So, are you looking for another way to say “sorry for wasting your time”? Perhaps you want to say it in a formal email but don’t want to sound too insincere.
Well, this article has gathered the best synonyms to help. We’ll show you how to say “sorry for wasting your time” professionally.
- Thank you for your patience
- Thank you for working with me on this
- I appreciate your patience
- I’m sorry for taking up your time
- I apologize if this inconveniences you
- Apologies for any inconvenience
- I did not mean to inconvenience you
- Thank you for taking the time
- I apologize for the delay
- I hope I didn’t keep you long
Keep reading to learn more about these alternatives. We’ve explained all you need to know and included examples to show you how they work.
1. Thank You for Your Patience
You can say “thank you for your patience” to replace “sorry for wasting your time.” It’s much more confident and suggests that you appreciate someone for waiting for you.
Using “thank you” rather than “I’m sorry” is a positive way to write an apology. It shows you carry yourself with more professionalism, which conveys well when you include a phrase like this in an email.
Here is an email example to show you how it works:
Thank you for your patience while I dealt with this matter. I hope you can forgive any delays.
2. Thank You for Working With Me on This
“Thank you for working with me on this” is another great positive synonym. It shows that you appreciate someone for spending time working closely with you to complete something.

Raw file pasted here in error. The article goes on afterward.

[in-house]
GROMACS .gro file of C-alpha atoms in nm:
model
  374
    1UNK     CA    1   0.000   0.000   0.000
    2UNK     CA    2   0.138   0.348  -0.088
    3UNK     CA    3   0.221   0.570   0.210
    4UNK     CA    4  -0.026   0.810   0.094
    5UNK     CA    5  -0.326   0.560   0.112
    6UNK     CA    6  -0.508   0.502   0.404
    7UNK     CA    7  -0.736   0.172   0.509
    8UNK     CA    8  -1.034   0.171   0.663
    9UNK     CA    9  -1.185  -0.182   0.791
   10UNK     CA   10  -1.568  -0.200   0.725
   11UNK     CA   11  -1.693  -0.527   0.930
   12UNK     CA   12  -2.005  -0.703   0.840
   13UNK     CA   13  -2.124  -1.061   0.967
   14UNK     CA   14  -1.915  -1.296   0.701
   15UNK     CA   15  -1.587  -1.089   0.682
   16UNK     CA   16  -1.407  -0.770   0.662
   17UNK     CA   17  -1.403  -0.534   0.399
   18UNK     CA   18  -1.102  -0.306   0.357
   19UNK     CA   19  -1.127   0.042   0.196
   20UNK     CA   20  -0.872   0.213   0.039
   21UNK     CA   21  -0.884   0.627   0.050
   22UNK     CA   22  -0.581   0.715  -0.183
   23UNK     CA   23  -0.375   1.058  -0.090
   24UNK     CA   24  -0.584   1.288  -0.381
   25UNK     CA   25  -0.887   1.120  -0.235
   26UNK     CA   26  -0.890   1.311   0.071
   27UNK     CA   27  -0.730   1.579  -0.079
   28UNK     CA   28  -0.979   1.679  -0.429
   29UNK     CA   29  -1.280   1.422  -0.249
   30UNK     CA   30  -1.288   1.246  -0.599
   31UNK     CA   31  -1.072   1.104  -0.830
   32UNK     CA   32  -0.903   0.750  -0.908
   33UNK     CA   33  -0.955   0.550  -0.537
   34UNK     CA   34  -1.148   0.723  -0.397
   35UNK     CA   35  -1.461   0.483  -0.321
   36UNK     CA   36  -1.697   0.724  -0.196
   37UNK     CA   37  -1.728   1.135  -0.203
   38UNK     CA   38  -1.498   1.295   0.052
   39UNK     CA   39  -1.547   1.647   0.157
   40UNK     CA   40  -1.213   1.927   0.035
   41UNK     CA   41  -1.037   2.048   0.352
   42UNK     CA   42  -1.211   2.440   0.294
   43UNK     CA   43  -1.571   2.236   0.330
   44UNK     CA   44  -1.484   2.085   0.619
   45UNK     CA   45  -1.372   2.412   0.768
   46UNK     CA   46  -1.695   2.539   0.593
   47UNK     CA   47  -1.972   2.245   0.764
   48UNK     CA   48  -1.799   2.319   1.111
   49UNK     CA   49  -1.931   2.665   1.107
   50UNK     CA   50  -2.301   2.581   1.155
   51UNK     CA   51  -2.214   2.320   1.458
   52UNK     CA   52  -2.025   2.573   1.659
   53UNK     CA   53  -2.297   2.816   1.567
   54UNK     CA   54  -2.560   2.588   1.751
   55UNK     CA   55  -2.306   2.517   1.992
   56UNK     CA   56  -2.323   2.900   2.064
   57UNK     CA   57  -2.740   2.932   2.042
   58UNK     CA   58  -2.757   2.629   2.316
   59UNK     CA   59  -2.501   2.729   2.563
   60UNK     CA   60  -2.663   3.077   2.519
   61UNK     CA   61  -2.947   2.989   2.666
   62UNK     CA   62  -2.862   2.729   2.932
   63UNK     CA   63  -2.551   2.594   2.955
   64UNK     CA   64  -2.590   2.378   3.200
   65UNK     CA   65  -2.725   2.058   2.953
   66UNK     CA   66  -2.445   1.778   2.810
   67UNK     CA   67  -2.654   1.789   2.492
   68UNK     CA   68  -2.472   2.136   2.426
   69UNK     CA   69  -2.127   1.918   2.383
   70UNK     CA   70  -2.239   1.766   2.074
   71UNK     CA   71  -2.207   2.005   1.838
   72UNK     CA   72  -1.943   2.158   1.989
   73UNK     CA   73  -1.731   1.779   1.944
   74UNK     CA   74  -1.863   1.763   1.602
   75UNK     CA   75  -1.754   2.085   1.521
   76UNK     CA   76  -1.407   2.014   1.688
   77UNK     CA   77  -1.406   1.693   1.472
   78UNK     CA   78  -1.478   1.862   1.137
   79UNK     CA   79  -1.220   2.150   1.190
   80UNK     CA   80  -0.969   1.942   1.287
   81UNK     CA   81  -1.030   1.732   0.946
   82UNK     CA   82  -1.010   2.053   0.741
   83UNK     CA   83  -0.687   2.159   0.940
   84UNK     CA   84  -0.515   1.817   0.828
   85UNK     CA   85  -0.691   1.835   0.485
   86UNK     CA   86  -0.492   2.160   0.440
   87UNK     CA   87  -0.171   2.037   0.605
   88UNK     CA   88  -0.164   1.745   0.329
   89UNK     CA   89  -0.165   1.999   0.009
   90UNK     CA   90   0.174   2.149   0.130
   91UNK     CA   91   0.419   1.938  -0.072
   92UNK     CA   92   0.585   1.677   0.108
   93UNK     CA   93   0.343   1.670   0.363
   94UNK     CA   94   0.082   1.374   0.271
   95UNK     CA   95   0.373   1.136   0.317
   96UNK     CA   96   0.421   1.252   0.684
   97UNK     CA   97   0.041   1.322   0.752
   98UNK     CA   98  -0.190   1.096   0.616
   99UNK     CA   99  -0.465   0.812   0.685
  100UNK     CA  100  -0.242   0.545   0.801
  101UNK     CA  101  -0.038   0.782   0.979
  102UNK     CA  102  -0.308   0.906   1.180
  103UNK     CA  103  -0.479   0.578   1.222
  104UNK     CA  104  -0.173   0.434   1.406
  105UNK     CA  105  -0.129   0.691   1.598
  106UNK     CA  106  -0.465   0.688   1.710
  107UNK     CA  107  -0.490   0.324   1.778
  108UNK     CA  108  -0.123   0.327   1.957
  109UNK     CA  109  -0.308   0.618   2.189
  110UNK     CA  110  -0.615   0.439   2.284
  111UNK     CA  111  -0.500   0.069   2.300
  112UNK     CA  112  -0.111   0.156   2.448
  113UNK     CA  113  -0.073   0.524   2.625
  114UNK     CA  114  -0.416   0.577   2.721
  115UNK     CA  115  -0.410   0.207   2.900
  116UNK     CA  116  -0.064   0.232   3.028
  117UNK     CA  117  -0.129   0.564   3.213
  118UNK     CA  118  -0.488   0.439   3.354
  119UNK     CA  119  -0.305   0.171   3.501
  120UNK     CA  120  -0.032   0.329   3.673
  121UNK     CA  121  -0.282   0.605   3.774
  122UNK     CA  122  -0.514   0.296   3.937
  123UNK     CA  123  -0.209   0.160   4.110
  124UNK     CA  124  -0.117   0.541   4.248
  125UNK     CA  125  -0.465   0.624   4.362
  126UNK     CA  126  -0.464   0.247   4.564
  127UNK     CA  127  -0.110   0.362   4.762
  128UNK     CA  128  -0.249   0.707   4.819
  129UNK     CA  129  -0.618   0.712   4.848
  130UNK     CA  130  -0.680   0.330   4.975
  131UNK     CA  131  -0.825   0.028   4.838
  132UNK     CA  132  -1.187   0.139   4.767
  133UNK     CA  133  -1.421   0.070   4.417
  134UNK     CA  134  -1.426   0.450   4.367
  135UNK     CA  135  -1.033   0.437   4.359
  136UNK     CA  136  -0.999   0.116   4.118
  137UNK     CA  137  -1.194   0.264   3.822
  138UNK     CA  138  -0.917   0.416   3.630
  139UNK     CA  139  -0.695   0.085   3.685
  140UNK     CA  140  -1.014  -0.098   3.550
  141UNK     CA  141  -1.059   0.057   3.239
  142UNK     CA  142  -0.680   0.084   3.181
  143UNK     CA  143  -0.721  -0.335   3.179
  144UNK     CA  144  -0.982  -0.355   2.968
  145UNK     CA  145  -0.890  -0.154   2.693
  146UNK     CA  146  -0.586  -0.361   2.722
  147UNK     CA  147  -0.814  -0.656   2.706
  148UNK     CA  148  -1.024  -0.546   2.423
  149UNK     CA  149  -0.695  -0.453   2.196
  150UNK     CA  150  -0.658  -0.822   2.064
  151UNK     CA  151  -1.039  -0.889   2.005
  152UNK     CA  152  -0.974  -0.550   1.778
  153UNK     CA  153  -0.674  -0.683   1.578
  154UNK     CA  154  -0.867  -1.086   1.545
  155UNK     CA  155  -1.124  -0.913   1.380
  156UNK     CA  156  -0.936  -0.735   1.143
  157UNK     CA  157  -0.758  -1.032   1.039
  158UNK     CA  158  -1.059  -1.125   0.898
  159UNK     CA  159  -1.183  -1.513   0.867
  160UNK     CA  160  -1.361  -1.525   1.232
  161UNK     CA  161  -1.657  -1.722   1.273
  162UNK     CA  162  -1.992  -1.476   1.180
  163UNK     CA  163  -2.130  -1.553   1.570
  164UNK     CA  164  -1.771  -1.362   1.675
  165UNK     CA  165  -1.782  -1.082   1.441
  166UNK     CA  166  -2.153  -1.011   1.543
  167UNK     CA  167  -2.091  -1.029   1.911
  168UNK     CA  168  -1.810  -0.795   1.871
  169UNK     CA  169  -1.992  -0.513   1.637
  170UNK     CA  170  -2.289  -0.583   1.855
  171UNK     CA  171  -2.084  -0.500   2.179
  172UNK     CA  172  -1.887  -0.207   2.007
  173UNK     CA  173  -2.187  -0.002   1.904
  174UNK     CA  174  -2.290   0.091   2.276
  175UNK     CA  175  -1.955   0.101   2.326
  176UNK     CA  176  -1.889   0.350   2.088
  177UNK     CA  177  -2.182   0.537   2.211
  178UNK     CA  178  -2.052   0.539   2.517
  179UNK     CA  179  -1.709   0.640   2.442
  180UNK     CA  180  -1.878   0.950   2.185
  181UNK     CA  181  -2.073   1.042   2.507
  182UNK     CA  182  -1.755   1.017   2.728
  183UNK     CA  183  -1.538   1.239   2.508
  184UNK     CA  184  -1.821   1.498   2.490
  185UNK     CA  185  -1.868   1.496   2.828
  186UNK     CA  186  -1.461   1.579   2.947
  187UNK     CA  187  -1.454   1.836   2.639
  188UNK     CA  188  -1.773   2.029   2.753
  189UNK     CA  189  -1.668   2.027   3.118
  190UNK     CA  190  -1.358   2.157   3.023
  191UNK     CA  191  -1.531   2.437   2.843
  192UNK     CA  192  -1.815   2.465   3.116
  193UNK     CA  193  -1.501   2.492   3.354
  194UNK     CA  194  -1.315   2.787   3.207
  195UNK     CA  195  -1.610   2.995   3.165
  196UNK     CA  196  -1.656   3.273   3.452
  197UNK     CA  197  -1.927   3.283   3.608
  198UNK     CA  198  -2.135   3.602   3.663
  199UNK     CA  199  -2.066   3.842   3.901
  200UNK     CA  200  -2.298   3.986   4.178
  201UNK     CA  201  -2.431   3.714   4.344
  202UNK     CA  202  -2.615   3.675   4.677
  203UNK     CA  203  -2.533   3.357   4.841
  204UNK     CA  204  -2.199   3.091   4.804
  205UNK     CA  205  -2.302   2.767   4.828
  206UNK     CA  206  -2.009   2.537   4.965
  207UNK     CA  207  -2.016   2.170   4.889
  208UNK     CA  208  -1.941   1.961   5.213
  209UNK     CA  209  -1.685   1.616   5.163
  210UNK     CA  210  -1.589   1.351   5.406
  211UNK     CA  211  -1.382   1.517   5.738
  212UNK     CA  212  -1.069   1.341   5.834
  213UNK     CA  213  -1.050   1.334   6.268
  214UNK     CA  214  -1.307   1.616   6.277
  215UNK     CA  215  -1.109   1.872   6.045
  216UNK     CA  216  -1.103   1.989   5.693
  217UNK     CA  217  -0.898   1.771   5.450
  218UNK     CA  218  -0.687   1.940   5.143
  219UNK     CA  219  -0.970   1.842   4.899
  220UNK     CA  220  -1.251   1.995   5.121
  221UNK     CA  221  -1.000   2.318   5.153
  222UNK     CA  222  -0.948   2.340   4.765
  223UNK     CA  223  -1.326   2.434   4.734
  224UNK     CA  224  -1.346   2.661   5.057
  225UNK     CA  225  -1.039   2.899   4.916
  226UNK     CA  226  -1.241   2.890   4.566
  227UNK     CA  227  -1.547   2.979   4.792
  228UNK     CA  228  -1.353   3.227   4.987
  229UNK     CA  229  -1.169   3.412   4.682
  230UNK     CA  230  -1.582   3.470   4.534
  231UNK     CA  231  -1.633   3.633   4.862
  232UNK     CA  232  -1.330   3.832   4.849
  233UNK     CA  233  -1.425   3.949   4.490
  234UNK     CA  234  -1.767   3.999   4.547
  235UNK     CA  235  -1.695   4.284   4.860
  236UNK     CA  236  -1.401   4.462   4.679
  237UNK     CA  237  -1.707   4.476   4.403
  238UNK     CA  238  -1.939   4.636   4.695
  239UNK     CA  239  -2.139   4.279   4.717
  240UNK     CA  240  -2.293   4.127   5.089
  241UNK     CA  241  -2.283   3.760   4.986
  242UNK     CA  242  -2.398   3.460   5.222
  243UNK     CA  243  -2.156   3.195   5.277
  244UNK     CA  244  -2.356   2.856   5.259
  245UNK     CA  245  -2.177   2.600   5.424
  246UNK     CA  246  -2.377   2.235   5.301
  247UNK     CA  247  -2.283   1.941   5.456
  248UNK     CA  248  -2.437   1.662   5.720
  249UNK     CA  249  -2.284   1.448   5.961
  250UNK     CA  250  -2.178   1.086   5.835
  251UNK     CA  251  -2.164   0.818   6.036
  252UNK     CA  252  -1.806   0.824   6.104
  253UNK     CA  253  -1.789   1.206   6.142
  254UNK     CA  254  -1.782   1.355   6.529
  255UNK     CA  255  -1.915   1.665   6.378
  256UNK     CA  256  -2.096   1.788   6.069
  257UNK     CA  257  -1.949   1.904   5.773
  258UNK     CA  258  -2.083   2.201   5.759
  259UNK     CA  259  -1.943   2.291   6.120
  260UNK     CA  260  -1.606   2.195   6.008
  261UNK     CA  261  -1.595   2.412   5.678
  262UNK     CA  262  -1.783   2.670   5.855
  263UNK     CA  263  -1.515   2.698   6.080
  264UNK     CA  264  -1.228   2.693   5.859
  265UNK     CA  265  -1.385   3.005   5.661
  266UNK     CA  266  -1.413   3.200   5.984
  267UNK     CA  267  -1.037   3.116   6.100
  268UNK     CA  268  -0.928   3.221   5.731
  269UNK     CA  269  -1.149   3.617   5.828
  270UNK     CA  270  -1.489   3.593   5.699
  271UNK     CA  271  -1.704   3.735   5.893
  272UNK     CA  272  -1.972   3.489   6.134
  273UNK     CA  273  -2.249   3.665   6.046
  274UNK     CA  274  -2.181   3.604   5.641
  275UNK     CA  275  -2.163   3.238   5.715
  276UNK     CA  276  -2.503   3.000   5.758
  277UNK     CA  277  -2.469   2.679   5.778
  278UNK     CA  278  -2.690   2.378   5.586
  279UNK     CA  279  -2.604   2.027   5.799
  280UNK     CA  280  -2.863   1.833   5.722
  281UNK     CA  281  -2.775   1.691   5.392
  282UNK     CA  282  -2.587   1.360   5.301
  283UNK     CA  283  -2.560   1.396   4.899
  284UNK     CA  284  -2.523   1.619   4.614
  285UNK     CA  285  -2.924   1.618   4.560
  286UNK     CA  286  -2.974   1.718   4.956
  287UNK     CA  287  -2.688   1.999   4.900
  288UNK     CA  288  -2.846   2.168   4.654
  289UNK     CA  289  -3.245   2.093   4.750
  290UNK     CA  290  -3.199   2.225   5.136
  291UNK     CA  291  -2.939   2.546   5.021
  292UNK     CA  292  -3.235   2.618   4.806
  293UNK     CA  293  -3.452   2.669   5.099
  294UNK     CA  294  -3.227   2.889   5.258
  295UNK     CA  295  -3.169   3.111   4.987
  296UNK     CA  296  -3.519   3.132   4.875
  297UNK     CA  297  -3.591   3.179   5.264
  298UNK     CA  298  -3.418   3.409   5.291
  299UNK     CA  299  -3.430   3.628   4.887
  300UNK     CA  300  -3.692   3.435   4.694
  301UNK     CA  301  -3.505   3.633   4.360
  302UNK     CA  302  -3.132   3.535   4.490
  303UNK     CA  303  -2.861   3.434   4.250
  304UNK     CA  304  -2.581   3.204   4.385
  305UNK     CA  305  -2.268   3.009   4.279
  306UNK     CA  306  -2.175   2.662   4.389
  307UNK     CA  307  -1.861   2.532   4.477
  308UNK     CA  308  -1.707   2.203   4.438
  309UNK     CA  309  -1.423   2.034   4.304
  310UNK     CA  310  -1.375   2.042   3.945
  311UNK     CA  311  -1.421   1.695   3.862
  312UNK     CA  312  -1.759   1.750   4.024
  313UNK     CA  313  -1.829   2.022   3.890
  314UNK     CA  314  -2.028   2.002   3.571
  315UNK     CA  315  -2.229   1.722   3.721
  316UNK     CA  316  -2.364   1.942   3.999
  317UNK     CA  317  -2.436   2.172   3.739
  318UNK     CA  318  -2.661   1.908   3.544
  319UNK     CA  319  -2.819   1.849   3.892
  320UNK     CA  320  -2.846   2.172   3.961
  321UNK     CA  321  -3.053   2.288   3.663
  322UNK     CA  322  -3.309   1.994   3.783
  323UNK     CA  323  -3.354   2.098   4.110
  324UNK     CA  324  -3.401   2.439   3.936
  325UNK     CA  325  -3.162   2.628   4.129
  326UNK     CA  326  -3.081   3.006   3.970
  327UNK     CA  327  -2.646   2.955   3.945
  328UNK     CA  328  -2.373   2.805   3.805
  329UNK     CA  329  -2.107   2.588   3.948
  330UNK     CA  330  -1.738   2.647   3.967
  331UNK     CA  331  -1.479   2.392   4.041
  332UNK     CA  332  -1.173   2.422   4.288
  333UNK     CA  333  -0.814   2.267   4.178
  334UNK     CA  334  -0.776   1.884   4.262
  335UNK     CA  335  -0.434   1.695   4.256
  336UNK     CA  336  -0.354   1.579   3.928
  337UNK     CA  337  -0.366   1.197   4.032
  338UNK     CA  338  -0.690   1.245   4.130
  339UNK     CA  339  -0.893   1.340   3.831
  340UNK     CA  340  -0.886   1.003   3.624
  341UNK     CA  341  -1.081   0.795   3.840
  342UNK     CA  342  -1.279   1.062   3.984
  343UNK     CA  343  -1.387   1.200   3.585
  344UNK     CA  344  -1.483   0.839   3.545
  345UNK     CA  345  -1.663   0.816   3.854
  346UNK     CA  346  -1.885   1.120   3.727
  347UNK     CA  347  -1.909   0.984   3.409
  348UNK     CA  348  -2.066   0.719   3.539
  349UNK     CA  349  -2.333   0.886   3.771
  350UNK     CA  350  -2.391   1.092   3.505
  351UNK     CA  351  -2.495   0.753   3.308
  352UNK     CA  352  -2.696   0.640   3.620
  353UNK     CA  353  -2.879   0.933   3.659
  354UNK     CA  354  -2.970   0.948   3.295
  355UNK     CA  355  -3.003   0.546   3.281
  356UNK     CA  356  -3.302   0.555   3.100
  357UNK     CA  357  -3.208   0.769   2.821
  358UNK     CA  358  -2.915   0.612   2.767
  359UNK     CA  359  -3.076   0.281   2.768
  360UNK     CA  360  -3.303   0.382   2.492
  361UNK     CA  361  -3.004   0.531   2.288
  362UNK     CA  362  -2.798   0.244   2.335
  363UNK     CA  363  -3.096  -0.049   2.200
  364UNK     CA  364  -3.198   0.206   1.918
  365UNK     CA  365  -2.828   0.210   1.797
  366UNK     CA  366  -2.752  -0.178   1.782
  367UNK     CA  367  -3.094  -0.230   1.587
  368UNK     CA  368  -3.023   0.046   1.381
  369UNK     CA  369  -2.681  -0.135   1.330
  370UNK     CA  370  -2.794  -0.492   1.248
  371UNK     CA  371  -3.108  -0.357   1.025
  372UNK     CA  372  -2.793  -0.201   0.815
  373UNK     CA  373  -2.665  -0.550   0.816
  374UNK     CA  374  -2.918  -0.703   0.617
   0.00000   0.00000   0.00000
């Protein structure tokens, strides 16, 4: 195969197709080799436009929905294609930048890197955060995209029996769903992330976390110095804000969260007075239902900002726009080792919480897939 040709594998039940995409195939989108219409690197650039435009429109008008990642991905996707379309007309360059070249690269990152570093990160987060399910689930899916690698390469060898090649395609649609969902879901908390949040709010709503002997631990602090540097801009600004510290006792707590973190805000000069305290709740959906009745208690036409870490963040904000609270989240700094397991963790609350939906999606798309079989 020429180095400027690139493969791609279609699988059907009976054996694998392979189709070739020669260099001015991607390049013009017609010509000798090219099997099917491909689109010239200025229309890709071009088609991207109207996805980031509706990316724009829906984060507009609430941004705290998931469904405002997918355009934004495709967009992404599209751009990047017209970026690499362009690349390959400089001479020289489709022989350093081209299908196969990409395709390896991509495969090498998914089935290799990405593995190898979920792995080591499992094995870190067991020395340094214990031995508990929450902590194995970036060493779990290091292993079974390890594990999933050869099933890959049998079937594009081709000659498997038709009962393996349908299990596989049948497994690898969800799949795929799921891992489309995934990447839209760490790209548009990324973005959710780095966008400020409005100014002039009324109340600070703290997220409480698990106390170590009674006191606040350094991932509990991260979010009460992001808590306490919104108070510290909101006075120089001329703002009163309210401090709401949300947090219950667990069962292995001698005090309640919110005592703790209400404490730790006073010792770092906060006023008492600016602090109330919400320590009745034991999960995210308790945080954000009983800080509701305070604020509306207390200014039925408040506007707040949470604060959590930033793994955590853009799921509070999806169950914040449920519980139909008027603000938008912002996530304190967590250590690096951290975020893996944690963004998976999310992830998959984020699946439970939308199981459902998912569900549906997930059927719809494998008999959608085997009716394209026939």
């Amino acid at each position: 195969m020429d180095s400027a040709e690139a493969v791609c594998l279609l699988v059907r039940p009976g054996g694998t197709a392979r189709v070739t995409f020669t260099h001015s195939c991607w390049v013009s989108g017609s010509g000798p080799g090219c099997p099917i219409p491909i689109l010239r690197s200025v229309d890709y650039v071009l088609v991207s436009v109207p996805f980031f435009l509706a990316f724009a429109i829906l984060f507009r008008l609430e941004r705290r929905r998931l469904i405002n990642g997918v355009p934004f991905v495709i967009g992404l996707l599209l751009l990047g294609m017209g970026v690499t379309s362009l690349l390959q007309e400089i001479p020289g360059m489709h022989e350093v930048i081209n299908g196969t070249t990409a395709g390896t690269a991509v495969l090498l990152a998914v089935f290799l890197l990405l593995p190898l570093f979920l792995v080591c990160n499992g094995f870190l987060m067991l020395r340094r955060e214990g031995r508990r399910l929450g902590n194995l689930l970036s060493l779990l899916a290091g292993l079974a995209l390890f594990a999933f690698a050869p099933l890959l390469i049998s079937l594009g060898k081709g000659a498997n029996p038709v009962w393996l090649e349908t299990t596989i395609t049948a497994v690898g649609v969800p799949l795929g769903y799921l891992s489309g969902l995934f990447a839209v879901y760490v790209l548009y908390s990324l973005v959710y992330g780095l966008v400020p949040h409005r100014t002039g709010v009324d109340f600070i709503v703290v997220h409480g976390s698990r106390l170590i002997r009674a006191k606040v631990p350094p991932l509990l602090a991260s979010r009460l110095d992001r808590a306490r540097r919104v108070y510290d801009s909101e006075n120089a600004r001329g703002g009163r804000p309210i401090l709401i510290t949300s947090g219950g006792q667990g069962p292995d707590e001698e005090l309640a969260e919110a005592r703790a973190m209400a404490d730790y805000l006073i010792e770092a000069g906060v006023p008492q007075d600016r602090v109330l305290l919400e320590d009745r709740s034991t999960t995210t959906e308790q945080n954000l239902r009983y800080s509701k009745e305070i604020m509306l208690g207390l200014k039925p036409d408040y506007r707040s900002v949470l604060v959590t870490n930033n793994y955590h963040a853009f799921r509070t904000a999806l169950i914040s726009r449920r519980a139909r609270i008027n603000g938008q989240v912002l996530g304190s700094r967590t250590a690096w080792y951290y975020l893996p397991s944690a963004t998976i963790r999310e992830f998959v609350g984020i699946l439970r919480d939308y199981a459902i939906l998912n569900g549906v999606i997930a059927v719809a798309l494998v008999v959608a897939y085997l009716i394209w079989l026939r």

Generally, it accepts that someone is quite busy. “Working with me on this” shows you appreciate their efforts, especially if they had to take time out of their busy schedule to help you with something.
You can also refer to this example to help you:
Thank you for working with me on this. Let me know if there’s anything else I can do, and I’ll see if I can help.
3. I Appreciate Your Patience
Generally, “I appreciate your patience” is a formal synonym that allows you to be polite. It shows that you accept that you might have made someone wait longer than necessary.
Still, as long as you “appreciate” them waiting, you will come across as very respectful and professional. It’s a great phrase to use when you want to apologize without using a word like “sorry.”
You can also check out this email example to help you:
I appreciate your patience while I figured the answers out. I hope I’ve gathered everything you require from me.
All the best,
4. I’m Sorry for Taking up Your Time
You should say “I’m sorry for taking up your time” instead of “sorry for wasting your time.” They’re interchangeable phrases, but “taking up your time” is a little less negative than “wasting your time.”
It’s good to use a phrase like this when you want to be polite and respectful. It shows you care about someone’s busy schedule. So, in a professional email, “I’m sorry for taking up your time” works really well.
Here is an example to show you how to use it:
I have finally gathered the necessary documents that you requested. I’m sorry for taking up your time with this.
All the best,
5. I Apologize if This Inconveniences You
“I apologize if this inconveniences you” is a decent option to apologize for something before it’s even happened. In this case, you can apologize before something “inconveniences” the recipient.